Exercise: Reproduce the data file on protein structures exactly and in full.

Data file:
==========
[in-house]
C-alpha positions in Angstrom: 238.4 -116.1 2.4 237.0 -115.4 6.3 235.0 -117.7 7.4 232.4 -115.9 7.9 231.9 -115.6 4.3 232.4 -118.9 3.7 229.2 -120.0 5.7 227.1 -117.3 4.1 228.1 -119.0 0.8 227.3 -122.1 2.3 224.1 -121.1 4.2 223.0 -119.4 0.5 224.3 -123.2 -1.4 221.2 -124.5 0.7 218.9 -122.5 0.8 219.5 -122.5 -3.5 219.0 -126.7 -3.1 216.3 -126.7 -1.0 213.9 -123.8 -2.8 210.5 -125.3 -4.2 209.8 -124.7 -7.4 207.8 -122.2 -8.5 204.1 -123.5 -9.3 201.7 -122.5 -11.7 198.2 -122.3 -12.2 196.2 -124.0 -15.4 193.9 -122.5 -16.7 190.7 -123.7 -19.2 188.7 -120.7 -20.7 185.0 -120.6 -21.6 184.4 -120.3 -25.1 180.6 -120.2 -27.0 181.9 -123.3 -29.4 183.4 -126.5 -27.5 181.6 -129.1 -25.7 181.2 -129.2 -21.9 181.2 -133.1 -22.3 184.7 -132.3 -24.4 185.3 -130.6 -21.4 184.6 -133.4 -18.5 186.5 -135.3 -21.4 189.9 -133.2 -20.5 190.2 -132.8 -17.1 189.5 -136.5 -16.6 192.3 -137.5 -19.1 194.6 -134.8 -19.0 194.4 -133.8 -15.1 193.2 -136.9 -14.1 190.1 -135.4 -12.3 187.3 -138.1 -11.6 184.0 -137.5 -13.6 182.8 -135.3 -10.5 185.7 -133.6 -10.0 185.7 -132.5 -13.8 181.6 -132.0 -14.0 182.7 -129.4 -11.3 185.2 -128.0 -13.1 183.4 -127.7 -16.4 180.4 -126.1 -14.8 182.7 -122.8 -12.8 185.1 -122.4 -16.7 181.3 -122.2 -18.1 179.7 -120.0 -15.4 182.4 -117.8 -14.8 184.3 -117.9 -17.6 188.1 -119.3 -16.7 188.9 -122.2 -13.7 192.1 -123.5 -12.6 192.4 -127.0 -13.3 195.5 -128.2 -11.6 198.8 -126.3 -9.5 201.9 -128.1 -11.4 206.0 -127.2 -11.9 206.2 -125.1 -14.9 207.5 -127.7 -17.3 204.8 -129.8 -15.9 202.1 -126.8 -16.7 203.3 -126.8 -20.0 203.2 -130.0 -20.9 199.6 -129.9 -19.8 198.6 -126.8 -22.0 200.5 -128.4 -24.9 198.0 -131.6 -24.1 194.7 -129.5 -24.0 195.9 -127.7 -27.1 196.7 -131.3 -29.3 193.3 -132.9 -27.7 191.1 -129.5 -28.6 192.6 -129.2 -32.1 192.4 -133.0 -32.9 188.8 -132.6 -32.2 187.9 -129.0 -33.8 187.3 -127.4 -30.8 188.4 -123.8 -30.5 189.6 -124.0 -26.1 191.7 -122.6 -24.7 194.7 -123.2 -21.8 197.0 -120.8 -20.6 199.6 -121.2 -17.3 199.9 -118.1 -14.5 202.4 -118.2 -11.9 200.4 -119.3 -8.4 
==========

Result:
[in-house]
C-alpha positions in Angstrom: 238.4 -116.1 2.4 237.0 -115.4 6.3 235.0 -117.7 7.4 232.4 -115.9 7.9 231.9 -115.6 4.3 232.4 -118.9 3.7 229.2 -120.0 5.7 227.1 -117.3 4.1 228.1 -119.0 0.8 227.3 -122.1 2.3 224.1 -121.1 4.2 223.0 -119.4 0.5 224.3 -123.2 -1.4 221.2 -124.5 0.7 218.9 -122.5 0.8 219.5 -122.5 -3.5 219.0 -126.7 -3.1 216.3 -126.7 -1.0 213.9 -123.8 -2.8 210.5 -125.3 -4.2 209.8 -124.7 -7.4 207.8 -122.2 -8.5 204.1 -123.5 -9.3 201.7 -122.5 -11.7 198.2 -122.3 -12.2 196.2 -124.0 -15.4 193.9 -122.5 -16.7 190.7 -123.7 -19.2 188.7 -120.7 -20.7 185.0 -120.6 -21.6 184.4 -120.3 -25.1 180.6 -120.2 -27.0 181.9 -123.3 -29.4 183.4 -126.5 -27.5 181.6 -129.1 -25.7 181.2 -129.2 -21.9 181.2 -133.1 -22.3 184.7 -132.3 -24.4 185.3 -130.6 -21.4 184.6 -133.4 -18.5 186.5 -135.3 -21.4 189.9 -133.2 -20.5 190.2 -132.8 -17.1 189.5 -136.5 -16.6 192.3 -137.5 -19.1 194.6 -134.8 -19.0 194.4 -133.8 -15.1 193.2 -136.9 -14.1 190.1 -135.4 -12.3 187.3 -138.1 -11.6 184.0 -137.5 -13.6 182.8 -135.3 -10.5 185.7 -133.6 -10.0 185.7 -132.5 -13.8 181.6 -132.0 -14.0 182.7 -129.4 -11.3 185.2 -128.0 -13.1 183.4 -127.7 -16.4 180.4 -126.1 -14.8 182.7 -122.8 -12.8 185.1 -122.4 -16.7 181.3 -122.2 -18.1 179.7 -120.0 -15.4 182.4 -117.8 -14.8 184.3 -117.9 -17.6 188.1 -119.3 -16.7 188.9 -122.2 -13.7 192.1 -123.5 -12.6 192.4 -127.0 -13.3 195.5 -128.2 -11.6 198.8 -126.3 -9.5 201.9 -128.1 -11.4 206.0 -127.2 -11.9 206.2 -125.1 -14.9 207.5 -127.7 -17.3 204.8 -129.8 -15.9 202.1 -126.8 -16.7 203.3 -126.8 -20.0 203.2 -130.0 -20.9 199.6 -129.9 -19.8 198.6 -126.8 -22.0 200.5 -128.4 -24.9 198.0 -131.6 -24.1 194.7 -129.5 -24.0 195.9 -127.7 -27.1 196.7 -131.3 -29.3 193.3 -132.9 -27.7 191.1 -129.5 -28.6 192.6 -129.2 -32.1 192.4 -133.0 -32.9 188.8 -132.6 -32.2 187.9 -129.0 -33.8 187.3 -127.4 -30.8 188.4 -123.8 -30.5 189.6 -124.0 -26.1 191.7 -122.6 -24.7 194.7 -123.2 -21.8 197.0 -120.8 -20.6 199.6 -121.2 -17.3 199.9 -118.1 -14.5 202.4 -118.2 -11.9 200.4 -119.3 -8.4 